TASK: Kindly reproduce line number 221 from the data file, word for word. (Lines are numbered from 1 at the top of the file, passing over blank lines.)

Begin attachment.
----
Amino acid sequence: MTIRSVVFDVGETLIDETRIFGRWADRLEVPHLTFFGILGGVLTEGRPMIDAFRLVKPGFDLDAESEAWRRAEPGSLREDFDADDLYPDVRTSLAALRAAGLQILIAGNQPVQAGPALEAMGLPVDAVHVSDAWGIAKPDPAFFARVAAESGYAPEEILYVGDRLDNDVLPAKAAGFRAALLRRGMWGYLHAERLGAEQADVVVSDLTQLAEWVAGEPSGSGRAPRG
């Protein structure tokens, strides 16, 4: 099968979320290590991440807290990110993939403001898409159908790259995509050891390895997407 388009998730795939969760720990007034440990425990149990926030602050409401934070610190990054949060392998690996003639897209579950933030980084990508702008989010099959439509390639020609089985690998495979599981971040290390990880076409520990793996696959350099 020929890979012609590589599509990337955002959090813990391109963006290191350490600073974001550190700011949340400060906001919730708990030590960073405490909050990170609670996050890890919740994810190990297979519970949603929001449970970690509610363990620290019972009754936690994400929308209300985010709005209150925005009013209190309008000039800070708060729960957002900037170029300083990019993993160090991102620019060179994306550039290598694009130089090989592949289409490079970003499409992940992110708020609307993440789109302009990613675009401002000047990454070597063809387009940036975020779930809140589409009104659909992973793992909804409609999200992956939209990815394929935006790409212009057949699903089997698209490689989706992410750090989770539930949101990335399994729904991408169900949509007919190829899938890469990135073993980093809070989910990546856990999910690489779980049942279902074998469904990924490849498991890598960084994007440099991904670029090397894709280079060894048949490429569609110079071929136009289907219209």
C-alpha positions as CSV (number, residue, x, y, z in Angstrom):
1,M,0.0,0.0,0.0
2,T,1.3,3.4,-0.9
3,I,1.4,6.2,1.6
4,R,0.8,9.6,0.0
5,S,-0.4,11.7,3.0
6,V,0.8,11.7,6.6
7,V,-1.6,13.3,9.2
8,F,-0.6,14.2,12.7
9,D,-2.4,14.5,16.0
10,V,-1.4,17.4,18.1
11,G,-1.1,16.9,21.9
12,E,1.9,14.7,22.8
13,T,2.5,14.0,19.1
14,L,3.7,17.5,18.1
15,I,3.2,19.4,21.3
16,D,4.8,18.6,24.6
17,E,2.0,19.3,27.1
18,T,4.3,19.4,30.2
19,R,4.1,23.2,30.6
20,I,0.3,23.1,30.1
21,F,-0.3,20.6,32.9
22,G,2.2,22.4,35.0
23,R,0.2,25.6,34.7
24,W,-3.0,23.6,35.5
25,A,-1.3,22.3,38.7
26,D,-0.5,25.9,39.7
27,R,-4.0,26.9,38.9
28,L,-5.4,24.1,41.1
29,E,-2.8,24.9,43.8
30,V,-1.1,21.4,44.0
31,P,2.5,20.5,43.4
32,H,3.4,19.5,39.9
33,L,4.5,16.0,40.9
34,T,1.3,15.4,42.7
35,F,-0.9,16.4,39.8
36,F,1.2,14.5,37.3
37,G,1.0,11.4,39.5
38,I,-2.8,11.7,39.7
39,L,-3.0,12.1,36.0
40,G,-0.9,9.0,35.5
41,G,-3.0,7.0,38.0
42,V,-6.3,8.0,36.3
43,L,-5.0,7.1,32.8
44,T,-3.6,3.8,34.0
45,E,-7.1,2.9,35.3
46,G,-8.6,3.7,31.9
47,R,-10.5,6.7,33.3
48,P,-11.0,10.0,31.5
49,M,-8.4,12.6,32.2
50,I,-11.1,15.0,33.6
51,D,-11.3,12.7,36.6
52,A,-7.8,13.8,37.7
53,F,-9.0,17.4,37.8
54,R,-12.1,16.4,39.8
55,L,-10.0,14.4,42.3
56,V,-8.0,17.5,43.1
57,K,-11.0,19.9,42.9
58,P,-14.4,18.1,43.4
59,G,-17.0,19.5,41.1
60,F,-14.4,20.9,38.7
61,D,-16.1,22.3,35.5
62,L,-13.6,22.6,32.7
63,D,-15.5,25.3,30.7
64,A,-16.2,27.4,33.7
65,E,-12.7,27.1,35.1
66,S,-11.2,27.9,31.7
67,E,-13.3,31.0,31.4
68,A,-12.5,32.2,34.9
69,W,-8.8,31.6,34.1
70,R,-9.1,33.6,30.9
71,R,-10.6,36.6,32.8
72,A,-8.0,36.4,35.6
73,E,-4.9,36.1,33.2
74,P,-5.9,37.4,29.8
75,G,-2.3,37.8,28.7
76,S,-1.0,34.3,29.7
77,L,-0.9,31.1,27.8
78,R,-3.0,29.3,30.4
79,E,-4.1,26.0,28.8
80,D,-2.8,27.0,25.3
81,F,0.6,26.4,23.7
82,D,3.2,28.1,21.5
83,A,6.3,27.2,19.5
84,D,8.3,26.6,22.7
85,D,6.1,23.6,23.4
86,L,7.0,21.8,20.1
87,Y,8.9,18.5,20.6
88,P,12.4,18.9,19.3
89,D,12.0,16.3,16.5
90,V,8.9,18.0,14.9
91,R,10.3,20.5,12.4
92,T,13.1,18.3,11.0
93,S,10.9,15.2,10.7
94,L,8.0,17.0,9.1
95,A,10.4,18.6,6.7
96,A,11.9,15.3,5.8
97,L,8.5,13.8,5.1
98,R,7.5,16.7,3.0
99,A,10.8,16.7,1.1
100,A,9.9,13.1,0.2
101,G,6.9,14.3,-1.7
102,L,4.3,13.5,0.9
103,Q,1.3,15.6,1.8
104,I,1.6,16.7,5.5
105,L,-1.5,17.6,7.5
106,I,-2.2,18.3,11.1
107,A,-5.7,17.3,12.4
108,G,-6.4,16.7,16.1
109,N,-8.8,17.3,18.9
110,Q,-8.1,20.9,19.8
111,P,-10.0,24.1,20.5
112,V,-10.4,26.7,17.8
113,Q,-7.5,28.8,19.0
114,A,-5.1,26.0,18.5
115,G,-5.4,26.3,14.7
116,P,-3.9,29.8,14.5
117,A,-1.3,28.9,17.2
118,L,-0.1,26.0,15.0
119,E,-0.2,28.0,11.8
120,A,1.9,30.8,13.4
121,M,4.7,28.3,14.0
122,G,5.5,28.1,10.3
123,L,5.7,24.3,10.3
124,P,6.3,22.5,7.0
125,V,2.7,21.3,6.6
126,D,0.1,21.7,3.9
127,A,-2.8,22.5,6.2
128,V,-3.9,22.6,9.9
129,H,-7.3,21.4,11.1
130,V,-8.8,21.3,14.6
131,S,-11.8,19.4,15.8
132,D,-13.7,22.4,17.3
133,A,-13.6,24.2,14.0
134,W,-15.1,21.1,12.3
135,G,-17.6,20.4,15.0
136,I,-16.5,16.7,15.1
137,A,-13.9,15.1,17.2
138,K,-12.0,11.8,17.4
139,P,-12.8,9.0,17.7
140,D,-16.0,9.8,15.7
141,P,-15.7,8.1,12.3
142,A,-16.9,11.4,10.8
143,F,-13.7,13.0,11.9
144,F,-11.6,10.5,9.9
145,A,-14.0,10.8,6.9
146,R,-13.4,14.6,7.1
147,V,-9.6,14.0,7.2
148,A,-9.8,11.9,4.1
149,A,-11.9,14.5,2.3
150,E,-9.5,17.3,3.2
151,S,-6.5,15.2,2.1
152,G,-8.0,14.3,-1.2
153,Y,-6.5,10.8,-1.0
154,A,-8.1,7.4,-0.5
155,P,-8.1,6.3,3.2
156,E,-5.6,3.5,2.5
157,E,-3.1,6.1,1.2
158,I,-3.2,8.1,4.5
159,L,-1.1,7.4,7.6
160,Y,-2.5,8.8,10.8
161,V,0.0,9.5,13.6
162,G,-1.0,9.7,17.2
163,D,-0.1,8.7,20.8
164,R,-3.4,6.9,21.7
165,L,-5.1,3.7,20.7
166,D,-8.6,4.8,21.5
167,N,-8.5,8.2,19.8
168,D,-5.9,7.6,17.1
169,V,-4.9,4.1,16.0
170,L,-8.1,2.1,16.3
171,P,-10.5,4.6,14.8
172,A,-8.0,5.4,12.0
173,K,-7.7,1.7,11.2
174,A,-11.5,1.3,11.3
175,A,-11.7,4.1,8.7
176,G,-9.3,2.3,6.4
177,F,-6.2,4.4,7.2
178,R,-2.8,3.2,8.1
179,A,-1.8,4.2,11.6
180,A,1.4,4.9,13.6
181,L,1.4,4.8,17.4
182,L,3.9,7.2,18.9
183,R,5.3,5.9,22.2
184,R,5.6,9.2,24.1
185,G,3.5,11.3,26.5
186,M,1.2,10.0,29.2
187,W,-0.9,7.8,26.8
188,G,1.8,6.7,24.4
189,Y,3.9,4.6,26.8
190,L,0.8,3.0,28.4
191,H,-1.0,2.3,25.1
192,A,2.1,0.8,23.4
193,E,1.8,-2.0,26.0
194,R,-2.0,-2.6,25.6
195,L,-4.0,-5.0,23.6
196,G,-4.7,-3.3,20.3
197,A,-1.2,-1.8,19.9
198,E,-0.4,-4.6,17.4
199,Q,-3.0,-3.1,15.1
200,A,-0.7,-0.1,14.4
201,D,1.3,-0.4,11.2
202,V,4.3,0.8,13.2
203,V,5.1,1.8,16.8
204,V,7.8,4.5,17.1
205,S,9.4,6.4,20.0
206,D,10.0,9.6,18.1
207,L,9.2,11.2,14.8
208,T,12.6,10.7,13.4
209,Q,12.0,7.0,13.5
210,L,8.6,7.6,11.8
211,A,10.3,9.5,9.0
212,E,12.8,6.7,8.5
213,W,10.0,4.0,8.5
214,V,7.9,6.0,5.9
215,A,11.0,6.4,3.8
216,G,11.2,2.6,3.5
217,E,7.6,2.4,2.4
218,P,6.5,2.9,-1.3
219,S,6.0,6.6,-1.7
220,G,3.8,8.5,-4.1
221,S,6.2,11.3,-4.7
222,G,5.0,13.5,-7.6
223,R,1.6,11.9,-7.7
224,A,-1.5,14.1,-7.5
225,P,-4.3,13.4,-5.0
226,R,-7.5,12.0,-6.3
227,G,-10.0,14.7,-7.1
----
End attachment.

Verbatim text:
218,P,6.5,2.9,-1.3